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6 July 2022

The British Society of Soil Science has published a research article in the Soil Use and Management Journal detailing the latest analysed data from the long-running Winchmore Fertiliser Trial in Canterbury.

The paper was written by Driss Touhami of the Faculty of Agriculture and Life Sciences, Lincoln University. Touhami is also a member of the AgrioBioSciences Program, Mohammed VI Polytechnic University in Ben Guerir, Morocco.

The paper, titled "Effects of long-term phosphorus fertilizer inputs and seasonal conditions on organic soil phosphorus cycling under grazed pasture", was co-authored by Leo Condron Richard McDowell and Ray Moss.  The report can be viewed here.

Read more about the long-running Winchmore trial on the FANZ website here.


25 January 2022

Final-year Lincoln University PhD candidate Kirstin Deuss is the 2021 recipient of the NZ Society of Soil Science/Fertiliser Association of NZ Postgraduate Bursary Award.

The award recognises the efforts and present (or likely) contribution to New Zealand soil science arising from a doctorate study. It carries a $5,000 one-year stipend.

Kirstin holds a BSC in Biomedical Science from Victoria University of Wellington and an MSC in Horticultural Science from the Technical University of Munich, Free University of Bozen (Italy) and the University of Bologna.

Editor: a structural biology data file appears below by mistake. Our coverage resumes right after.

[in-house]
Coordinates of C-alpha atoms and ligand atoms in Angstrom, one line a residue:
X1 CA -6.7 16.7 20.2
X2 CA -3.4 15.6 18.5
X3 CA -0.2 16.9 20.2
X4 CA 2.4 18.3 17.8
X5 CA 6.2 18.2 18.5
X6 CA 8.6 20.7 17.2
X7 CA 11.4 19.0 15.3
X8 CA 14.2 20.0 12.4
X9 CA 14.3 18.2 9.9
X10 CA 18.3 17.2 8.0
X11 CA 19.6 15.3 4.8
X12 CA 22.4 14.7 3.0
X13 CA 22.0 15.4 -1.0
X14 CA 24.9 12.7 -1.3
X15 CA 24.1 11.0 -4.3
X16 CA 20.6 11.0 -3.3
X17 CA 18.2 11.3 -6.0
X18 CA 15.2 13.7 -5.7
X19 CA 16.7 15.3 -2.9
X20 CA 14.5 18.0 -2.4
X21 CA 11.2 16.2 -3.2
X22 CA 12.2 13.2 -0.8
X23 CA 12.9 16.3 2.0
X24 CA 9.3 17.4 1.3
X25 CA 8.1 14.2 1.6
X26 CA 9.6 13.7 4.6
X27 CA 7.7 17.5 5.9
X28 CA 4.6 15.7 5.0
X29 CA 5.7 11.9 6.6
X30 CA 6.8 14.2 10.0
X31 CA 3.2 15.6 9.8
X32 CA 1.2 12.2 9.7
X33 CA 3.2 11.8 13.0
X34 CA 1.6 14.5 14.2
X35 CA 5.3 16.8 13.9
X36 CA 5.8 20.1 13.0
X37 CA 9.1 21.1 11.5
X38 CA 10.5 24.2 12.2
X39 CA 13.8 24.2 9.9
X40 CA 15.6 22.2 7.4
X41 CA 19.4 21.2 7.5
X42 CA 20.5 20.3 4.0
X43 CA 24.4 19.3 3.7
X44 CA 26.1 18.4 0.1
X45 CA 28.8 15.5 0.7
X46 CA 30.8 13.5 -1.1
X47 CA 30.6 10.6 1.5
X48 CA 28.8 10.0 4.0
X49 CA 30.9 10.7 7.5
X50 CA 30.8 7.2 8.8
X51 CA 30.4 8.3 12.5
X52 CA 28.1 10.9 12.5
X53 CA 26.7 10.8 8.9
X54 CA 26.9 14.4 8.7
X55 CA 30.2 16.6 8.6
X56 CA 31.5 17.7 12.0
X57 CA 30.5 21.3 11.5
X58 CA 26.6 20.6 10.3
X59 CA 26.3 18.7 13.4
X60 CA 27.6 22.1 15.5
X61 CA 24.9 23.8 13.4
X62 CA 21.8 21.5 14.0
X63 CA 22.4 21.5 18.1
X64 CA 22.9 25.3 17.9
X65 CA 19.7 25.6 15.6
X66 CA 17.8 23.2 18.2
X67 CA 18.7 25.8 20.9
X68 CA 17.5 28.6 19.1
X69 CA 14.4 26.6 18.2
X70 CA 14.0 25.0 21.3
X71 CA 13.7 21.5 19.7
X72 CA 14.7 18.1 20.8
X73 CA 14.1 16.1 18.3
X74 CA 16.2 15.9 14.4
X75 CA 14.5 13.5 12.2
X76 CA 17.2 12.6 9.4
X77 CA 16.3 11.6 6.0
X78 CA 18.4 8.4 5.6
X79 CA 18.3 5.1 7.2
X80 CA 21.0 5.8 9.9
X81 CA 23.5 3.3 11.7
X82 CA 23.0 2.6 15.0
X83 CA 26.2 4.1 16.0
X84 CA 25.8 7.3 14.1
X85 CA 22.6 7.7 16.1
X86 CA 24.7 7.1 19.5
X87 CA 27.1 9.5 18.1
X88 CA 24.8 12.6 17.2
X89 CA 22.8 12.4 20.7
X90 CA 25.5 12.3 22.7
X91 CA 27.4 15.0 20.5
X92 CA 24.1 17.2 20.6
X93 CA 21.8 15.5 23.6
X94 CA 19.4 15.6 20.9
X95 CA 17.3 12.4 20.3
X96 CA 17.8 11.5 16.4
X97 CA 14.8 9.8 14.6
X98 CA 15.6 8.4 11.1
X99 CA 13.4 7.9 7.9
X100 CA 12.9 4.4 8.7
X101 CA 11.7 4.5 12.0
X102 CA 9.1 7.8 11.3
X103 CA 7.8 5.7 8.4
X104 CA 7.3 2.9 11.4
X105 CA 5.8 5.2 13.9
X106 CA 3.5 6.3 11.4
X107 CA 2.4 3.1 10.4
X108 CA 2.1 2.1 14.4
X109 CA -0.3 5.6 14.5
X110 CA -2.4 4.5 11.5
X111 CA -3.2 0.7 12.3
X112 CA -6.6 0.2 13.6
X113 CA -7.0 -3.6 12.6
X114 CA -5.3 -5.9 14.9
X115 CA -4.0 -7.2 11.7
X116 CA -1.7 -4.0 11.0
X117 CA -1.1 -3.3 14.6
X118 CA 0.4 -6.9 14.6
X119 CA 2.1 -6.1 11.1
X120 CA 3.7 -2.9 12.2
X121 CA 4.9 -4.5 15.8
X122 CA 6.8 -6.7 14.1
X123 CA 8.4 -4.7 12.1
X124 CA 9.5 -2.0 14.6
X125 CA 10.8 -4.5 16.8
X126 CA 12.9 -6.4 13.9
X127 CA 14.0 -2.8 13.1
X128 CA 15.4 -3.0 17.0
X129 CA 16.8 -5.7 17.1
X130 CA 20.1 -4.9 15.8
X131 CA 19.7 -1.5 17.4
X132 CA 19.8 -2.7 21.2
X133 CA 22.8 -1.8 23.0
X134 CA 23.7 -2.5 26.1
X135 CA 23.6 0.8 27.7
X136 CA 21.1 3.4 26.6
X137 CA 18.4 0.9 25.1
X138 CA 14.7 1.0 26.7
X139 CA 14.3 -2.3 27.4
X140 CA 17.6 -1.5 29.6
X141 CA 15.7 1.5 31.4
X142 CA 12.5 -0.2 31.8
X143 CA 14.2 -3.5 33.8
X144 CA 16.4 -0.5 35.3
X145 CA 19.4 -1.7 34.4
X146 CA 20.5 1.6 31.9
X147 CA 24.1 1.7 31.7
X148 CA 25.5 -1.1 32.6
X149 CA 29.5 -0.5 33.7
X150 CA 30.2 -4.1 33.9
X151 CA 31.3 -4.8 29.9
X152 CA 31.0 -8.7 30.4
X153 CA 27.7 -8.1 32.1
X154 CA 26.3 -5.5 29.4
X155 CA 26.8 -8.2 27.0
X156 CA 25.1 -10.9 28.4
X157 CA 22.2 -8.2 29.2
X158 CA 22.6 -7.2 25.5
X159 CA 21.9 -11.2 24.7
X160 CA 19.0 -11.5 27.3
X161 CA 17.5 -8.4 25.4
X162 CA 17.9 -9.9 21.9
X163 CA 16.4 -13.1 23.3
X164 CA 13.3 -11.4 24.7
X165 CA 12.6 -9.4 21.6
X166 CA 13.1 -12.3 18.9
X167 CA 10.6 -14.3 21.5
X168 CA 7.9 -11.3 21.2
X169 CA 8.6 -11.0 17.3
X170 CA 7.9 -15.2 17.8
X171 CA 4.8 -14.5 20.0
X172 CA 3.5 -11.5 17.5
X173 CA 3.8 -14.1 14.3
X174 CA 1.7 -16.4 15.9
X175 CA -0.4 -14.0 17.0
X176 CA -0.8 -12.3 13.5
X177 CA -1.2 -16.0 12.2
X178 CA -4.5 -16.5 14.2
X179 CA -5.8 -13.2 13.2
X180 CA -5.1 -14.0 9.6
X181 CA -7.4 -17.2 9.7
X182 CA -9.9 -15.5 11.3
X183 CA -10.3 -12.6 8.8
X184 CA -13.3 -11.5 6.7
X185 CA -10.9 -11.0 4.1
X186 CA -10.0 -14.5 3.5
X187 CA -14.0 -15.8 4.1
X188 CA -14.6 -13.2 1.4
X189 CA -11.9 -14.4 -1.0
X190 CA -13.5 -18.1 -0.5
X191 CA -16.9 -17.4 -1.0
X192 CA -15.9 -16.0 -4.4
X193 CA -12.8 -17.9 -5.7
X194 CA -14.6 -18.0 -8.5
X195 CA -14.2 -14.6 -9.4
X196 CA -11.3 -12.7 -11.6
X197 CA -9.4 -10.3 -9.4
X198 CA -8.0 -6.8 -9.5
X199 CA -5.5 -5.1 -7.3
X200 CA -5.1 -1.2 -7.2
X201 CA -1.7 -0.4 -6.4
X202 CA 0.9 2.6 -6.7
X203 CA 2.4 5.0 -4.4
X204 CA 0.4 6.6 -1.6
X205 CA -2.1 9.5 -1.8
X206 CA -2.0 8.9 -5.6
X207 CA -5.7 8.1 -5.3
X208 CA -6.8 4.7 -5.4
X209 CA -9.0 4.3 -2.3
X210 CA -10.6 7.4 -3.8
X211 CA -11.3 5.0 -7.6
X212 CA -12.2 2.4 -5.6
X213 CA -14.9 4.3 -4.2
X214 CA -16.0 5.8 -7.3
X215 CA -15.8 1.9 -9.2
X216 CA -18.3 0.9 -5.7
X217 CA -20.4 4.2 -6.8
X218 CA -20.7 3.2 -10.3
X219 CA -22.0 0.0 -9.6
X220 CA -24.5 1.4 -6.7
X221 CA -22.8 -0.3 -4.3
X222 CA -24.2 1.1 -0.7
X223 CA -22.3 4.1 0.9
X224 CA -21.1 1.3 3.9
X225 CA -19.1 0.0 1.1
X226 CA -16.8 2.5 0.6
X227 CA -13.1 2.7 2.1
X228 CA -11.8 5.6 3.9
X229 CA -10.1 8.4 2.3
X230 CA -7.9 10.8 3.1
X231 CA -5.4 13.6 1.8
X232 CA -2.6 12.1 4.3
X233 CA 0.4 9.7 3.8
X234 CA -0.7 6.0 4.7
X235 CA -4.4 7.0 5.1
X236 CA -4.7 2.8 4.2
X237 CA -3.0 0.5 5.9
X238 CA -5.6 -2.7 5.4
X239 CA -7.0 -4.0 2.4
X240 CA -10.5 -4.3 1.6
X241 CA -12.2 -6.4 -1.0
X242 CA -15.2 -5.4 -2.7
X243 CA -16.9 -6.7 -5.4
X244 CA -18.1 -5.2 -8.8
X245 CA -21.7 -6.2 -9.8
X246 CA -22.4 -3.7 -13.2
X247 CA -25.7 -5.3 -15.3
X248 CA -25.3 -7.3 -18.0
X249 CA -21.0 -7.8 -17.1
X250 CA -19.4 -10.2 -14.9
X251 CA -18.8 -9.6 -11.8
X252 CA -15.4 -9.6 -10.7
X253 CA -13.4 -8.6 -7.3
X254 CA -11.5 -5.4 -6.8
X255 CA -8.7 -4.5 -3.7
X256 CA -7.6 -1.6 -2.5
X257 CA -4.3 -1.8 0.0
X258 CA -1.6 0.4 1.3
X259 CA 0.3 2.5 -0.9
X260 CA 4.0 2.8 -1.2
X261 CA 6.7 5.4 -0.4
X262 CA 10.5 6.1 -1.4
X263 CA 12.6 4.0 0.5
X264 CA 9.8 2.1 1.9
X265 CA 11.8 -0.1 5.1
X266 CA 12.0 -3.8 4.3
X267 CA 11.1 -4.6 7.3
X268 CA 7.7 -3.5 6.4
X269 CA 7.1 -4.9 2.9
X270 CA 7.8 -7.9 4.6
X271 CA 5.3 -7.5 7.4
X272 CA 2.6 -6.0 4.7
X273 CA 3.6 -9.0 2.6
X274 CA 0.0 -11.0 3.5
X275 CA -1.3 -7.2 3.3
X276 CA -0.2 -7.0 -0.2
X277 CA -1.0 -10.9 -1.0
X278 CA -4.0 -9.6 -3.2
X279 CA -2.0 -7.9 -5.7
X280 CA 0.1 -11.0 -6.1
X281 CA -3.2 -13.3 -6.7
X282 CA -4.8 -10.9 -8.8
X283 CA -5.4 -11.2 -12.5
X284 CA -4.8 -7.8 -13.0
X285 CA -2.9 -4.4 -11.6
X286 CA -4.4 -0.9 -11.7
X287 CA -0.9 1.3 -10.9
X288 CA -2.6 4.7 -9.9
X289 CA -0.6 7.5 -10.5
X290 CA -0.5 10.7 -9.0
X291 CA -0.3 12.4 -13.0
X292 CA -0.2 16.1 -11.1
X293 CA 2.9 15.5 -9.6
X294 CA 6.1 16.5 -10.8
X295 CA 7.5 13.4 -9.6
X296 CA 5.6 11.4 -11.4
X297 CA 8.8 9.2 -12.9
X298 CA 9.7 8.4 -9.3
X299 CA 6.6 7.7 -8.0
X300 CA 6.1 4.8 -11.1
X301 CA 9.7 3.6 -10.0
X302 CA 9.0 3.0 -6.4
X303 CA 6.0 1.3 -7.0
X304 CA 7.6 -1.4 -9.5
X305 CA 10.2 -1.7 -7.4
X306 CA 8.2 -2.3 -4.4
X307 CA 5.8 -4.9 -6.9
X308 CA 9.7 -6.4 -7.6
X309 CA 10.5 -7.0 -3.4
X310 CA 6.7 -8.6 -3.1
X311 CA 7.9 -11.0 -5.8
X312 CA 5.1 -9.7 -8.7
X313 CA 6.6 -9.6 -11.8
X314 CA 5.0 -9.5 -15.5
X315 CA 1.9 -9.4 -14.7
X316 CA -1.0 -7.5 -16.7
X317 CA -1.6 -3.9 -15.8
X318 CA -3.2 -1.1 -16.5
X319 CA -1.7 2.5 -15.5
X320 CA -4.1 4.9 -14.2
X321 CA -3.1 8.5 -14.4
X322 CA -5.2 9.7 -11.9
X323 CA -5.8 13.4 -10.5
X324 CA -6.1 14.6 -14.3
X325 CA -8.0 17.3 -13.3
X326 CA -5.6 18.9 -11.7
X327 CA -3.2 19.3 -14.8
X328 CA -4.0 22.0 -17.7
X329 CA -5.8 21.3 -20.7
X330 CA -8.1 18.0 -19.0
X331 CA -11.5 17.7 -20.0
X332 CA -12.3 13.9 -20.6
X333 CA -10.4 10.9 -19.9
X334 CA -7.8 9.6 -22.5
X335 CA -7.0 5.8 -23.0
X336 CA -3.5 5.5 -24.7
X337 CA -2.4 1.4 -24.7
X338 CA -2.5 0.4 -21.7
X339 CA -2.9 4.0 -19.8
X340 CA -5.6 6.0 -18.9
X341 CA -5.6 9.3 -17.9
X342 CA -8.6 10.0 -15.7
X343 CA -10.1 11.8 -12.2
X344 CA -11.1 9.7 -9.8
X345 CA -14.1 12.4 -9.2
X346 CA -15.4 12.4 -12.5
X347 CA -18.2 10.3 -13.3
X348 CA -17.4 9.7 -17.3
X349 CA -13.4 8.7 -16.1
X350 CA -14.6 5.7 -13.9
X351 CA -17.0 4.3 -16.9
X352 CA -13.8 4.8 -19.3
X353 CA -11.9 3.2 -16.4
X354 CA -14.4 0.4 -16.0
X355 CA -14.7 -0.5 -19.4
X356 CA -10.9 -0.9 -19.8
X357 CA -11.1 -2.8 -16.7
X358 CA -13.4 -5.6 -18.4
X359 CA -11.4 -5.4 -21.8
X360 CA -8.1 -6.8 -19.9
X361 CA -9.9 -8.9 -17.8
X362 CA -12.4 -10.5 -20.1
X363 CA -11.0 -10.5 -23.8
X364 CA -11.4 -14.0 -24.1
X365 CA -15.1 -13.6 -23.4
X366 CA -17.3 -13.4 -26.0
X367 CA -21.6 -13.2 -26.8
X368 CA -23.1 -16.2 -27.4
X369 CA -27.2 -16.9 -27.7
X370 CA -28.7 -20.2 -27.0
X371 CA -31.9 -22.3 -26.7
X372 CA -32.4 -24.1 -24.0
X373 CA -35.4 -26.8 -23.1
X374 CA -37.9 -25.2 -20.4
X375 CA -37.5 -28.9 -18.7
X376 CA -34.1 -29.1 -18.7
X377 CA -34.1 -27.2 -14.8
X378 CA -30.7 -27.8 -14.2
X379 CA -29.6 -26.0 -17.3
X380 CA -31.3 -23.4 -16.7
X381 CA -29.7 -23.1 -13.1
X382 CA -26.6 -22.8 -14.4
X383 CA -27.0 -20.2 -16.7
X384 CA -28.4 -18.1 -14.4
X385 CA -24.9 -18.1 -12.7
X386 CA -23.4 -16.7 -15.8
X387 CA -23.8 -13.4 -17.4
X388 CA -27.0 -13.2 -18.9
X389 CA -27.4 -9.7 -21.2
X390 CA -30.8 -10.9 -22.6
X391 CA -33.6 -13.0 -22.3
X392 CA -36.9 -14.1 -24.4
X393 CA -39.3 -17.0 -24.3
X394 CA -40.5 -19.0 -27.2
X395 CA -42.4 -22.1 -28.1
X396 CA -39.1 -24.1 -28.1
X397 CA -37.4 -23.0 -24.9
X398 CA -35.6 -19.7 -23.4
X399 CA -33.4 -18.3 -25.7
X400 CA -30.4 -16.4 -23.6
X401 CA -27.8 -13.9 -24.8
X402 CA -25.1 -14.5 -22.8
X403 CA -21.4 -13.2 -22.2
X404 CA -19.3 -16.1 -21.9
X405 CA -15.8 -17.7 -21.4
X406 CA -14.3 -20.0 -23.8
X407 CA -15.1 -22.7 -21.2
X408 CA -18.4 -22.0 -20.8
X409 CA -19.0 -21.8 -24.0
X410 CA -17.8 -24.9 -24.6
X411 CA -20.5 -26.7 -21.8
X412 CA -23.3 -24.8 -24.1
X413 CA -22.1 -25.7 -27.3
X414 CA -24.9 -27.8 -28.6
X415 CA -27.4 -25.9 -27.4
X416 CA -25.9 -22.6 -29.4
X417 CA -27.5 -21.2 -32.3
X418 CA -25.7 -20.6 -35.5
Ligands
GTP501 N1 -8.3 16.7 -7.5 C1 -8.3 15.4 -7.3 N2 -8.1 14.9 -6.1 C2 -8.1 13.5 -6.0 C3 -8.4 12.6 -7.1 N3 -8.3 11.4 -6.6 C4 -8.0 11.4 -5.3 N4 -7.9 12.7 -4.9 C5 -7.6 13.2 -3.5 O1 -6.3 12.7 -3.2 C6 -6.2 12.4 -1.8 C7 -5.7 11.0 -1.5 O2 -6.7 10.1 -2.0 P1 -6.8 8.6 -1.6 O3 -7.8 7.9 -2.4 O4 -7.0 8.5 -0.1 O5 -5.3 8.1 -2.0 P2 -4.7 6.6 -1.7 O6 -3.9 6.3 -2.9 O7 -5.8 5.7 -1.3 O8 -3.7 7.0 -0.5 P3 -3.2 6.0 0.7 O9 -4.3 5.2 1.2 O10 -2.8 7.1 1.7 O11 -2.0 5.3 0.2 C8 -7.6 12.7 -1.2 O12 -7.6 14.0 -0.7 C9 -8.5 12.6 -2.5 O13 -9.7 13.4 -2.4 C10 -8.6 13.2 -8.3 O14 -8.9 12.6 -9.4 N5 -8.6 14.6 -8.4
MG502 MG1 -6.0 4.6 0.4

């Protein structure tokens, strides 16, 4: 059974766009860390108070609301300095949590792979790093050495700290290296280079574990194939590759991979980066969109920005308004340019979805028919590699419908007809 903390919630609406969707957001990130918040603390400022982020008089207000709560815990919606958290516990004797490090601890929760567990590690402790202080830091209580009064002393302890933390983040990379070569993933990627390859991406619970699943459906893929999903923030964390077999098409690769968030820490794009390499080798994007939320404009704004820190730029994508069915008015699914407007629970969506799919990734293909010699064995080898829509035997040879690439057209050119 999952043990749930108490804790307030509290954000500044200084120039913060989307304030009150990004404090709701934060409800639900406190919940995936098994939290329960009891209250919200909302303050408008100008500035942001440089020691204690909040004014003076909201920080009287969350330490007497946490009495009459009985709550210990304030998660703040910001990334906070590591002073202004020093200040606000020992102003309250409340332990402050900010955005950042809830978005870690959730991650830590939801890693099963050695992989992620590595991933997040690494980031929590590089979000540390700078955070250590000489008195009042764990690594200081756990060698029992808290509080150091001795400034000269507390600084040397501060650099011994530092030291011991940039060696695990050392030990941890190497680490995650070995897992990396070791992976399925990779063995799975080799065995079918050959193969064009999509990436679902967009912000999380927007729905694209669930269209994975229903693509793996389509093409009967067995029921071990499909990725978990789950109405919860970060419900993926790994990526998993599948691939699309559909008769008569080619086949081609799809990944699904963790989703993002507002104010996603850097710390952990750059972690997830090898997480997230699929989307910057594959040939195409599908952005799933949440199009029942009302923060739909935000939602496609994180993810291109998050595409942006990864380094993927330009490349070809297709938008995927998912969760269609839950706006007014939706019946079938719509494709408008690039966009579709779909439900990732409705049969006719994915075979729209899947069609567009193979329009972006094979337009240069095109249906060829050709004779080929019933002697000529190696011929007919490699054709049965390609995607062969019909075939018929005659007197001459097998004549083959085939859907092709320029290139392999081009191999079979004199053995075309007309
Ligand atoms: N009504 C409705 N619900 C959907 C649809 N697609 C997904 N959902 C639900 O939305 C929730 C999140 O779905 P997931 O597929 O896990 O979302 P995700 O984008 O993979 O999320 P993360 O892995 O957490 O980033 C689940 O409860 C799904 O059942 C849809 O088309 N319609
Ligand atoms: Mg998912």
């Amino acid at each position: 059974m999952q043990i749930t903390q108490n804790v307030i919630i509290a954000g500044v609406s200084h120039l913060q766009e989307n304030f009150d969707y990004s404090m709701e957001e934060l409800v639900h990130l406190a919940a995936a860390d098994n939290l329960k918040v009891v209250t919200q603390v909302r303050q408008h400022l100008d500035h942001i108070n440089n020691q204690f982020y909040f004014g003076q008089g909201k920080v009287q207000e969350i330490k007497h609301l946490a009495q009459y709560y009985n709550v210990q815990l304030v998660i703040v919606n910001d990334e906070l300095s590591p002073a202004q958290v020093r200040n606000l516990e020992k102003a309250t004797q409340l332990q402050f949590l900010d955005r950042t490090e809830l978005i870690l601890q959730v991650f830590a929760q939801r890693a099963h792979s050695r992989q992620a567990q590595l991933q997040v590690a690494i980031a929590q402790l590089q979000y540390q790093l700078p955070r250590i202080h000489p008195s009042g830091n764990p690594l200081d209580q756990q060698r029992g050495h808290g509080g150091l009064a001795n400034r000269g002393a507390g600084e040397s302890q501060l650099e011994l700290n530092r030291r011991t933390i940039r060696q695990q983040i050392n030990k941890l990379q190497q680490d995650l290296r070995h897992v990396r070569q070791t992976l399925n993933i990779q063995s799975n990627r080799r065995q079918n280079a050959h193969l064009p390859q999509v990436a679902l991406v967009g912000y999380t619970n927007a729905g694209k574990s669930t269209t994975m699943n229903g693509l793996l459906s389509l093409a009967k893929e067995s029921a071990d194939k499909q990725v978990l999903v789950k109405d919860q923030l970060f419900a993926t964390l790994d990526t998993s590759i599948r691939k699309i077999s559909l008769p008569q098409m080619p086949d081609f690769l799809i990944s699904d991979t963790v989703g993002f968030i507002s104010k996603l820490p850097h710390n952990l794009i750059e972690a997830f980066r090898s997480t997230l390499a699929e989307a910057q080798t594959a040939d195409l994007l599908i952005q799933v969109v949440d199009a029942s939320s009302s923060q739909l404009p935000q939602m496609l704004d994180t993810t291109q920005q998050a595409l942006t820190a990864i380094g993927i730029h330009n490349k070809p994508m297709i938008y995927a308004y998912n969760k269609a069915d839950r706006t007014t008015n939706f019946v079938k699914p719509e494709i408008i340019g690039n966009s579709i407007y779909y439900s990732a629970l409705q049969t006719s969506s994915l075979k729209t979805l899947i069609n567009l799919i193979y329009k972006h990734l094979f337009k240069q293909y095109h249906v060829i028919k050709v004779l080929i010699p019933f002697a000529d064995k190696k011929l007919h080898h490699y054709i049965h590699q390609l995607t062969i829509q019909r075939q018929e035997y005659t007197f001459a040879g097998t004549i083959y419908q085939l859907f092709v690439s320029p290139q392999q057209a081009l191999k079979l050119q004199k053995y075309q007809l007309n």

Her postgraduate research has seen her lead a long-term field study on soil and catchment hydrology in Southland. The findings will help understand the role mole and tile drains play in Southland’s unique landscape.

“I’m thrilled to have been selected as the recipient of the NZSSS Fertiliser Association Postgraduate Bursary, it is an honour that I will cherish for the rest of my career,” says Kirstin. “I love working with soils and my career objective is to apply my field, research and management skills towards supporting the sustainable management of New Zealand’s soil resources.”

“My PhD has been challenging but also so rewarding, and this award is a real confidence boost as I prepare to start my new career at Manaaki Whenua Landcare Research in February. I wouldn't be where I am without the support of my many great mentors, friends and colleagues, who have given me so much of their time and energy to help turn ideas into reality and put it all into the written word!

 “It's truly been the best experience of my life and I am really looking forward to where it is going to take me.”

 Kirstin was nominated by Peter Almond, Associate Professor, Department of Soil and Physical Sciences at Lincoln University. He described her to the judging panel as a “highly adept scientist capable of complex quantitative analysis of soil-hydrological systems”.

“I think she is a deserving recipient.  The prestige of the award would further her goal of securing a position working professionally in soil science in New Zealand so that she can contribute to environmental sustainability of our primary industries.”

Fertiliser Association chief executive Vera Power described Kirstin’s research as “hugely important”.

“The more we can understand what’s happening in our soils and catchments, the better placed our primary sector will be to improve farm management, all while protecting the environment.”